4. Discussion

In a large cohort of Italian adults, a diet rich in polyphenols was associated with decelerated biological aging, an emerging predictor of cardiovascular disease risk. Total antioxidant capacity of the diet was not associated with biological age acceleration.
Our results were in line with and extended prior observations from the same cohort, highlighting an inverse association between biological aging and a high adherence to Mediterranean diet which is abundant in polyphenol-rich foods [14].
Consistently, data from other population-based cohorts previously showed a favourable association between polyphenol-rich diets with various markers of aging, including telomere length [25], cognitive decline [35] and DNA methylation [36], that are susceptible to the antioxidant and anti-inflammatory effects of plant-based diets.
Polyphenols are naturally occurring antioxidants mainly present in a large variety of edible plants (i.e., vegetables, cereals, legumes, fruits, nuts, etc.) and plant-derived beverages such as coffee, tea, beer and red wine [19].
Several epidemiological studies have examined the association between intake of certain polyphenol subgroups and their sources, and the incidence of cardiovascular disease [37] and mortality [38]. Moreover, they reported improvements in inflammatory markers [39] and lipid profile associated with increasing polyphenol intake [40].
The health advantages of fruits and vegetables, rich in polyphenols and antioxidants, have been extensively described also in the regulation of inflammation, a major factor contributing to the senescence—and the reduction of—oxidative stress, which plays a key role in the aging process [41,42,43], and possibly in the etiopathogenesis of osteoporosis [44].
Other studies have also emphasized the impact of diets rich in fruits and vegetables on mitochondrial DNA alterations, implicated in premature aging [23]. Additionally, the benefits of plant-based diets have been studied also with reference to telomere attrition, which is possibly accelerated by oxidative stress and inflammation [25].
Dietary polyphenols likely act on human health through several mechanisms; it has been demonstrated that some polyphenols and their metabolites exert anti-atherosclerotic effects, improve endothelial function and antioxidant status, increase nitric oxide release, and modulate inflammation and lipid metabolism [5,26,31,45,46,47].
The anti-aging properties of dietary polyphenols have been ascribed at least in part to their antioxidant properties that, through several mechanisms including ROS-scavenging actions, contribute to reduce oxidative stress. These mechanisms play an important role in the aging process and various aging-associated chronic diseases [48], including bone mineral density, by preventing oxidation-induced damage to bone cells [49].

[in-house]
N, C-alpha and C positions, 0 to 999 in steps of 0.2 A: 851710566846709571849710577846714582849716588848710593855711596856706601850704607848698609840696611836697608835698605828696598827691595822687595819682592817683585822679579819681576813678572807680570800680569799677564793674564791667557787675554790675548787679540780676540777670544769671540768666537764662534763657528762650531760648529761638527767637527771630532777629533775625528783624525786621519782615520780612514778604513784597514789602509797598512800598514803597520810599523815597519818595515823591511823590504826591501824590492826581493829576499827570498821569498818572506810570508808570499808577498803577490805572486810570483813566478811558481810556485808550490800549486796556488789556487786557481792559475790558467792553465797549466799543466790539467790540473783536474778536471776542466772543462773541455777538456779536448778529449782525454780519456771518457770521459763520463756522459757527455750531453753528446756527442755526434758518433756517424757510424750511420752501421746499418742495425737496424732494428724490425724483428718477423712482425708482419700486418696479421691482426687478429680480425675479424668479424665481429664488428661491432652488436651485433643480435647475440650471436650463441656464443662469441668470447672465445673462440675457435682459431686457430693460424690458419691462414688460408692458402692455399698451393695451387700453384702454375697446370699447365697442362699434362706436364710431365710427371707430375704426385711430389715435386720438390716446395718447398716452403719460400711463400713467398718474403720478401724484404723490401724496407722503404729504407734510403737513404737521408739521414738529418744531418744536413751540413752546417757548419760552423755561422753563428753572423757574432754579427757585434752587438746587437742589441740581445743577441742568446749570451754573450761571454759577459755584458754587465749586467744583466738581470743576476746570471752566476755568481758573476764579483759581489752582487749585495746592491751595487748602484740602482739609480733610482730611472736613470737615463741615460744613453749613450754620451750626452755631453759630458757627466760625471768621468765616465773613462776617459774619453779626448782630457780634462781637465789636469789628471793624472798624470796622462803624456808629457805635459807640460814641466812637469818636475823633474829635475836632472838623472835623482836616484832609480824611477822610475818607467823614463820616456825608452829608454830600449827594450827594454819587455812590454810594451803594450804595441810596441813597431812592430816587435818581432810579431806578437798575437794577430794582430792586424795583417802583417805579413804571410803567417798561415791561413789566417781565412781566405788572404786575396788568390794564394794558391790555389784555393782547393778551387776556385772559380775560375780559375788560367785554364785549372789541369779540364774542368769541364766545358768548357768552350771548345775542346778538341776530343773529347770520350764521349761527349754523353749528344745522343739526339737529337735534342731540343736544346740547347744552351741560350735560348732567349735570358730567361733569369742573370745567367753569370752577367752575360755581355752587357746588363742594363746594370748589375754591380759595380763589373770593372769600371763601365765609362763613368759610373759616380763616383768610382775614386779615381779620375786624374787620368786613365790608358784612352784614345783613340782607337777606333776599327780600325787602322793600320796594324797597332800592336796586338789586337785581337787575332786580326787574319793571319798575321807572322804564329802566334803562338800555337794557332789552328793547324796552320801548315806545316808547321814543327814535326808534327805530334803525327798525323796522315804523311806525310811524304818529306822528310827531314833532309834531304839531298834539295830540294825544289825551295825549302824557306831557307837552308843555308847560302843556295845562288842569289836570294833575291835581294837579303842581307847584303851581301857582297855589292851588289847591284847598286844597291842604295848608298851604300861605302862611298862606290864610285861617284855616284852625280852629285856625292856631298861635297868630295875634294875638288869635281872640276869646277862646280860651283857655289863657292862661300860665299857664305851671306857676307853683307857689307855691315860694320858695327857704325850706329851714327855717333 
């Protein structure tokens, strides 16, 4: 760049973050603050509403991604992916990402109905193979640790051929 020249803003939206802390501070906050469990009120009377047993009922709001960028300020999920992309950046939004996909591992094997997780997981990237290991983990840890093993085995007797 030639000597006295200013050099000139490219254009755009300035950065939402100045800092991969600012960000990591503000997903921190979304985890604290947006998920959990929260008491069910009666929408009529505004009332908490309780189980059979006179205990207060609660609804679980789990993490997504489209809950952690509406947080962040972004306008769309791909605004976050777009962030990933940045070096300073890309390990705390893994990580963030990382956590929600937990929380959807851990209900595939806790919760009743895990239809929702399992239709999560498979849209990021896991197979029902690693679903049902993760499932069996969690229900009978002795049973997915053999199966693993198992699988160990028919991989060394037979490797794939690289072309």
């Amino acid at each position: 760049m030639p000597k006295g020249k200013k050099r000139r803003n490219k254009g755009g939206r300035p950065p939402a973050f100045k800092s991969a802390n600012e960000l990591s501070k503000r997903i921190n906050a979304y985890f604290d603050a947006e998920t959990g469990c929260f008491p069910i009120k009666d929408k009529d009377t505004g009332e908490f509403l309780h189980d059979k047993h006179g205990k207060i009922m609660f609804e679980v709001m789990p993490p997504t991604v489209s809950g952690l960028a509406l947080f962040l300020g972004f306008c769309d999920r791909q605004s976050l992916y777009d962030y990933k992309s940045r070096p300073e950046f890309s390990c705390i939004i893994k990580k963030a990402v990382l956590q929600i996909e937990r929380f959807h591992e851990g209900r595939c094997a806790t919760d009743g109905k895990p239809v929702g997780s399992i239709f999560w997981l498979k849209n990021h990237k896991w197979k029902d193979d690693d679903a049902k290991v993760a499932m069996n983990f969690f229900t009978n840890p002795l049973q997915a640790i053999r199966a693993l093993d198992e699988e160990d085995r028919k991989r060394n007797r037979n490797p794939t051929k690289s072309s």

Aging is also the result of an imbalance between inflammatory and anti-inflammatory networks [50], a condition often named inflammaging, characterized by elevated levels of blood inflammatory markers that lead to high susceptibility to chronic morbidity, disability, frailty, and premature death [51].
Previous data from the Moli-sani cohort showed an inverse association between dietary polyphenols and a score of low-grade inflammation, which supports the anti-inflammatory action of these bioactive compounds [38].
A consistent body of evidence shows a link between dietary intake of antioxidant vitamins and antioxidant-rich foods and lower risk of mortality [52] and cardiovascular disease [53].
As people eat foods in combination, the evaluation of the total antioxidant capacity of the diet is a more valuable approach to measure their joint antioxidant effects [54]. Also, levels of single antioxidants in food do not necessarily reflect their total antioxidant capacity. Rather, this depends on the synergic and redox interactions among the different molecules present in the food [54].
Diets with high antioxidant potential are inversely associated with frailty [55] and with longer telomeres [56], although they were found to be unrelated to risk of major neurological diseases [57].
Of interest, in our study, the absence of an association between total antioxidant capacity of the diet with decelerated biological aging suggests that the observed inverse association of dietary polyphenols with biological aging may not be exclusively due to their antioxidant potential.
Also, because of the relatively poor bioavailability of many of these compounds, their health promoting effects could not be easily explained by the antioxidant action, which may occur only at high circulating and tissue concentrations [58].
Consistently, analyses in the PREDIMED cohort found no association between the antioxidant capacity of the diet and mortality [59], while observing a reduced risk of CVD associated with dietary polyphenols [37]. Similarly, in a cohort of postmenopausal women, dietary polyphenol intake—but not the dietary total antioxidant capacity—was inversely related to cardiovascular disease risk [60], suggesting that mechanisms other than antioxidant activity may be responsible for the health benefits of polyphenols, including positive modulation of gut microbiota [61] and reduction of inflammation [62].
Despite highlighting a relationship between the total content of polyphenols in the diet with decelerated biological aging, we failed to observe an association with the intake of specific polyphenol classes and sub-classes. This could possibly reinforce the actual usefulness of a holistic approach as implemented through the PAC-score.